To suffer one’s place and one’s people in service of the Good, the True, and the Beautiful is the basis for finding love, friendship, and an authentic, meaningful life.
Who are some of your favorite authors and books? Why?
My reading is pretty eclectic. All of the larger-than-life personalities from the 16th Century—Luther, Erasmus, More, Rabelais, Shakespeare—for the way they straddle and bind together two great ages of western history. The English conservatives from Samuel Johnson to John Ruskin, and American founders like Franklin and Adams for the way they kept this synthesis alive against increasing progressive pressures. In the 20th Century: Eliot, Chesterton, Evelyn Waugh, Eric Voegelin in political philosophy, Wendell Berry and other American agrarians in the Jeffersonian tradition, Theodore Roosevelt, all for their veneration of the Christian tradition as the antidote to modern liberalism touched by their zest and zeal for living-for a "thick steak, a frosted stout, and a good cigar" to borrow from Chesterton, or "laughter in the garden" as Eliot had it. I can even appreciate Ayn Rand for sheer American chutzpah. That is what I think the best of the English/American tradition has to offer: the can-do spirit of the American frontier, drunk on a child-like wonderment of the world and its mysteries, all bounded by and put in service of the deep wells of the Christian tradition and of the Church. That's the short list.
Let's get this straight—you're not a fan of the modern world, right?
I suppose I am a critic of modernity, a friendly critic I hope. I have been charged with wanting to "turn back the clock," but I don't think there is much intelligence in that accusation.
I'm sure many people reading this are wondering—why? What's so bad about the modern world?
The overwhelming moral sense I have when surveying the modern world is one of loss. A sense that what we have left behind in our affluence and mobility is a certain kind of Good that flourishes in rootedness and struggle—a way of being human that was always understood as the good life; a kind of self-provisioning that took place within a small network of interconnected social obligations, each to the other and all to a particular place, and to the customs and rites that naturally complimented that place. The spiritual order—both personal and social—of this good life is nourished on a veneration of children, work, craft, a sense of honor in commitments, and a common responsibility.
In place of this, modernity has given us the atomized individual, armed with a plethora of rights, making his way in a system of "opportunity" that requires the spiritual symbolization of society as a ladder to be climbed, which leaves a wake of personal disorder, the destruction of exploited people, places, and traditional communities, and loss of meaning on a massive scale.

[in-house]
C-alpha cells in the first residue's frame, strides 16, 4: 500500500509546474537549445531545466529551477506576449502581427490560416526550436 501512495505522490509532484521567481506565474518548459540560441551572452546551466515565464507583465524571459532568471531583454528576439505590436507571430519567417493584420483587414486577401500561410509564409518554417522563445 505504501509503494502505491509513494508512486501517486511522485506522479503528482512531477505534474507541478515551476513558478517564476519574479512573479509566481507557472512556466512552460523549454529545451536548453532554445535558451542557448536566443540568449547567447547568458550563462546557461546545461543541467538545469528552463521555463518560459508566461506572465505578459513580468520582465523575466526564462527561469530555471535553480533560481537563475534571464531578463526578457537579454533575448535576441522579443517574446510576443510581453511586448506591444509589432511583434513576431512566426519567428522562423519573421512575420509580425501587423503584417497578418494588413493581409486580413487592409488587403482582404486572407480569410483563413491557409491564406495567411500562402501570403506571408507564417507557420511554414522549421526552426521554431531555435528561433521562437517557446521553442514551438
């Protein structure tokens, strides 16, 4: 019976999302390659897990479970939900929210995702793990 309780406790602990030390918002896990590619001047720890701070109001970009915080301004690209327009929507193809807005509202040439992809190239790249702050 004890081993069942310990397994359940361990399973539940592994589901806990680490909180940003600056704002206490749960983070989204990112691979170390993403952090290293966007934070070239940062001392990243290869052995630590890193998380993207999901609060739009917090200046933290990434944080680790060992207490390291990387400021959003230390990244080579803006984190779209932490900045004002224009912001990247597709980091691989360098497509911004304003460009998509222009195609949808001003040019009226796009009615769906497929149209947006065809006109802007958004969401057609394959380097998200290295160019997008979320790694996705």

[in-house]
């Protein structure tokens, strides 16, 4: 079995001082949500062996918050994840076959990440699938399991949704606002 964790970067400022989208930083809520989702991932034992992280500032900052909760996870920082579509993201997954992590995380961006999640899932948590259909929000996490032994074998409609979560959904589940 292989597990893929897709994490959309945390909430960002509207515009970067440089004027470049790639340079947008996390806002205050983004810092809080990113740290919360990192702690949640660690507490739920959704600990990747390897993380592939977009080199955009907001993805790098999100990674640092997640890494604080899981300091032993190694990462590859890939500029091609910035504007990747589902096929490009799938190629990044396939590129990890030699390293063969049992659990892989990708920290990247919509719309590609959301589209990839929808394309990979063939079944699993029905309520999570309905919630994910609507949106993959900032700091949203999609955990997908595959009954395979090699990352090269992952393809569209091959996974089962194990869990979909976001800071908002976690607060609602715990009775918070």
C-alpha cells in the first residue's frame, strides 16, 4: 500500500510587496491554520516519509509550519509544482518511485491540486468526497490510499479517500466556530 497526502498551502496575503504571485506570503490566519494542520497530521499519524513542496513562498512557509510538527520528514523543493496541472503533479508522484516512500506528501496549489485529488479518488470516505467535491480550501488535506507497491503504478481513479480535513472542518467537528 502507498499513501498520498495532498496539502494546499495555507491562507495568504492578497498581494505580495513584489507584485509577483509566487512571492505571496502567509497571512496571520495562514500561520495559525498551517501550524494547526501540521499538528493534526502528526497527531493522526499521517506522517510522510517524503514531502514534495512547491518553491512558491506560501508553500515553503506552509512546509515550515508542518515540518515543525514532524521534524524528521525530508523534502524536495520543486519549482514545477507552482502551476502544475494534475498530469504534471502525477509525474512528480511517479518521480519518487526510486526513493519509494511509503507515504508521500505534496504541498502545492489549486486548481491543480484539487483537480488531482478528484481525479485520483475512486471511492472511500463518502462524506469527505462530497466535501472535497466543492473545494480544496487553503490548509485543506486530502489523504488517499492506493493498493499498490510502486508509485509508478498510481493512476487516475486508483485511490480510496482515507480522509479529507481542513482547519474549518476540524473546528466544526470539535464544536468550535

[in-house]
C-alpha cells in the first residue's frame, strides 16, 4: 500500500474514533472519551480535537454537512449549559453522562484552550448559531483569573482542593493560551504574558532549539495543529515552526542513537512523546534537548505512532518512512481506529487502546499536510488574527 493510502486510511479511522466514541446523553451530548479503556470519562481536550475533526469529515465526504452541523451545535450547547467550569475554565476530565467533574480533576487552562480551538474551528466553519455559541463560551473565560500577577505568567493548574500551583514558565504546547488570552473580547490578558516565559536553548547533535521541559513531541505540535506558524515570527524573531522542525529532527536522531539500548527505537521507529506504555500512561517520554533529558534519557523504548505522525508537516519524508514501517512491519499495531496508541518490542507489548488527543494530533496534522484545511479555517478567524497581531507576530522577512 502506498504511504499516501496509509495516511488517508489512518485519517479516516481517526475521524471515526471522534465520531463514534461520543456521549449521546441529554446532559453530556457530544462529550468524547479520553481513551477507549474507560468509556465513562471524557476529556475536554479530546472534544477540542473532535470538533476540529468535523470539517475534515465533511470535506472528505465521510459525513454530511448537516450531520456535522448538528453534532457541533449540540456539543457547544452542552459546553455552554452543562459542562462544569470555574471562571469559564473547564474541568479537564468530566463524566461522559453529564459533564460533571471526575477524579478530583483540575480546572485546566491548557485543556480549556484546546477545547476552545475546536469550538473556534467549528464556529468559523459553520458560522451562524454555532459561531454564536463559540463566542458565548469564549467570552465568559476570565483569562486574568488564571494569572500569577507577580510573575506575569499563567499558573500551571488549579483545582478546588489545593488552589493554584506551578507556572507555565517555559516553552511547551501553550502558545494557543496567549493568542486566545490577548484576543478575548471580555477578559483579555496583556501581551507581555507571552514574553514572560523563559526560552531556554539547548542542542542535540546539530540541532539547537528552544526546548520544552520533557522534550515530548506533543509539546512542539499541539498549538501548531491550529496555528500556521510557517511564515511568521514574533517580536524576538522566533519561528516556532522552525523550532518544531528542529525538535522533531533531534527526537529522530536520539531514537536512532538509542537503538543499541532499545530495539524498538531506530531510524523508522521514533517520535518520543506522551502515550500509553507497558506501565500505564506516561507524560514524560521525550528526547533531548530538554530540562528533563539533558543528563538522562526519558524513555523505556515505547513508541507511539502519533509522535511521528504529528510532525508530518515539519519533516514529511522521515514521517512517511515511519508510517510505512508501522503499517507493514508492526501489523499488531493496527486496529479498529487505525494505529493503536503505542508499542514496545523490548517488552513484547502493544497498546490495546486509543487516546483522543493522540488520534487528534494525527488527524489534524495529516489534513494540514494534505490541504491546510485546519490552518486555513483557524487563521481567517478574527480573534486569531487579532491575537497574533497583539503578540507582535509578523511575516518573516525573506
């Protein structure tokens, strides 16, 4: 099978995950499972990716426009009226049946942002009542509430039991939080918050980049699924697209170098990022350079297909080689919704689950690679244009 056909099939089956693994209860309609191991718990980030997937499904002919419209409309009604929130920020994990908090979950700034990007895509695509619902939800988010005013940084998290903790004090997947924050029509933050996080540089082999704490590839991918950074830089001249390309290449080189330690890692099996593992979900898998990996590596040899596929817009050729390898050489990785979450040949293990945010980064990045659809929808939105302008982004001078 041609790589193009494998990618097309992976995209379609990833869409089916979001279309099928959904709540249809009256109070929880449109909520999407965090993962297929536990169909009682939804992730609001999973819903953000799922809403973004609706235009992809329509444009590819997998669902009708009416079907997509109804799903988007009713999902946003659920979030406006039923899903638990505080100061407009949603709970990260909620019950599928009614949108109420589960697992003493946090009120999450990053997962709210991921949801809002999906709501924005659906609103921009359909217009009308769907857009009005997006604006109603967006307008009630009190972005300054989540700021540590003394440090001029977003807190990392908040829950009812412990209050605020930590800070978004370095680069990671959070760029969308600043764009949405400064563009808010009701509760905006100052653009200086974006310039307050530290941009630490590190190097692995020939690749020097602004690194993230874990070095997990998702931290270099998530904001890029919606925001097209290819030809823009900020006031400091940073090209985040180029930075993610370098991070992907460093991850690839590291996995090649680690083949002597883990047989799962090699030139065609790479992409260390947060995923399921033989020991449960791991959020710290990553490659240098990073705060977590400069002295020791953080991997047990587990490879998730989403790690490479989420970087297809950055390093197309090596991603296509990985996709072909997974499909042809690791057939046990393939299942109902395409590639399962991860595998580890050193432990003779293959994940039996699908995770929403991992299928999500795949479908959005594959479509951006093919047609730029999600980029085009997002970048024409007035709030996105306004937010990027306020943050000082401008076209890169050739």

Where do we go from here?
That is really the question, isn't it? And of course we can't know for sure, and anyone who says otherwise is lying. I'm thinking particularly of prophets of the inevitability of modern liberalism's triumph; those radical progressives found on both the left and right who see an "end to history." There is no end to history.
It is true that liberalism—which is really the engine of modernism—as an ordering principle is tremendously powerful, and now has the inertia of centuries driving it forward still, but it has some significant weaknesses, chief among them that it lies. It lies about the human condition and it lies about the reality of natural limits embedded in reality. Human freedom and consumption simply cannot expand infinitely. Eventually, the structures supporting such expansion will give way, and it remains to be seen what, if any, civilizing forces will be left to bring order out of that chaos.
Can you give an example of what exactly is going to "give way"?
Liberalism has thrived, to give two different examples, on sexual emancipation and on cheap energy. Both of these trajectories are nearing exhaustion. And when they end, when they are no longer capable of supporting modernity's notion of a good life, the question will be whether people remember how to marry and have children, or how to maintain an economy that is self-sufficient for the most part within a 50-mile radius.
Faced with this questionable future, what do you think we should do in the here and now?
In the mean time, I think we look to the wisdom of people like McIntyre and Eliot, as I said, who urged that we turn aside from the project of shoring up modern liberalism, and begin to construct new enclaves of civility and order within which a true intellectual and moral life—the Good life—can be sustained. In time, this fertile soil will likely be the only source of order to "save the world from suicide," to borrow Eliot's phrase. Of course the Church is and should be the ideal and supernatural guardian of these enclaves.
You talk a lot about the sense of "place." What do you mean?